Sitting across the table at the mall from my world-traveling seventeen-year-old son, I’m complaining about the words some people in an online group are using. “It’s not just online,” I say, “it’s at park days too. What’s wrong with these people?” My son reads what I’ve shown him, “I have no comment for that.” “But how can we combat this? How do we get people to understand they are hurting others and not being the ‘inclusive’ and ‘tolerant’ people they claim to want to be?” My son looks at me, “If you don’t like those people, if they are hurting you, don’t play with them.” My playground advice comes back to me like a boomerang, ten years after I said them.
He reminded me of other “rules” just before he left on his first trip last year. I was becoming more and more worried about sanctioning this solo-trip to Europe. He would only turn seventeen while he was there. What was I thinking? I was looking at my son, the one sitting in front of me for the last (nearly) seventeen years. I knew what he was capable of and his personality. He’d be fine, but as the departure date grew closer, I began to doubt. I had started to give him pointers. Funny, coming from someone who has only been across our own border once, with her mother, when she was eighteen and never left again. “If things don’t seem to add up don’t go, ok? Don’t be so trustful of people. If you get confused or scared, just ask an employee of the airport, or security, for help. They want to help you, it’s what they are there for.” My baby (that’s what he looks like to me) looks up at me, “You mean don’t take candy from strangers and look both ways before crossing the street?” Crap. Yes. I guess so.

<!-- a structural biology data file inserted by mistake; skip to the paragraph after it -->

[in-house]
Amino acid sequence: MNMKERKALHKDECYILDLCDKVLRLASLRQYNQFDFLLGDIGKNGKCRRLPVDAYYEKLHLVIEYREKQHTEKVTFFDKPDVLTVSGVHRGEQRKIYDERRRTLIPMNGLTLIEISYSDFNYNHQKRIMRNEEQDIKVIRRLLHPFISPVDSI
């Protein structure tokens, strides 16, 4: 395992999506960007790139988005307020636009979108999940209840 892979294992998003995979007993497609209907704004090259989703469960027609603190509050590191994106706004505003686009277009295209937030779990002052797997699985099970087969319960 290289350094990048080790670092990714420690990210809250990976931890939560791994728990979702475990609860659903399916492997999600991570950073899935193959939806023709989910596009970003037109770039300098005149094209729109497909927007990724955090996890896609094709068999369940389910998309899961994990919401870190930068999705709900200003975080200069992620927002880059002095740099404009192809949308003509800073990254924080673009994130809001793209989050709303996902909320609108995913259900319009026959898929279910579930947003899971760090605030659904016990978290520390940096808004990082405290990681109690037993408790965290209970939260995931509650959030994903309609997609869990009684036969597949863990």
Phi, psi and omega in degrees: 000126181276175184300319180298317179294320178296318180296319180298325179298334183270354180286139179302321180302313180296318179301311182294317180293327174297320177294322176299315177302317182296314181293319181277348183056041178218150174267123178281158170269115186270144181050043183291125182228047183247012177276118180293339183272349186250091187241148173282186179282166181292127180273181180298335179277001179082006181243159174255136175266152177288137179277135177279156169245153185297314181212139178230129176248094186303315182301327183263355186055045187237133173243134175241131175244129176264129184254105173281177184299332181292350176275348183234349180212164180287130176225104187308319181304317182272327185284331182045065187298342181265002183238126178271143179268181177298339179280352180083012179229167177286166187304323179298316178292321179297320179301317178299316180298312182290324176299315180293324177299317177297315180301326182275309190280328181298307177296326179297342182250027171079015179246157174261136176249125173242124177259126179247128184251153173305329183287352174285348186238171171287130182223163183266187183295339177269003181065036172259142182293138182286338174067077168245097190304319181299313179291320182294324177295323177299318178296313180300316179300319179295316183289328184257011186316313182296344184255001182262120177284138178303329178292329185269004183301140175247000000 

It never occurred to me as I coached my sons on playground etiquette and personal safety walking home from the park, that they would use those same rules in their adult life as personal principles. I just thought I was trying to keep them from fighting or getting hurt while they grew up. Everything we do with our kids is training for the adult world, when they will be out there on their own without us guiding the way.
I’m happy we spent so much time together. I’m happy we never sent them to school. I’m content knowing they may have received a better academic education somewhere, but they couldn’t be better people, more human, than they are today.
I’m reminded of “Star Wars” as I enjoy my son’s company while he visits for a couple weeks before heading back to Europe for a few more months. “When I left you, I was but a learner; now I am the master.” The roles have reversed. My sons are my teachers. They reflect the world back at me in ways I never dreamed possible.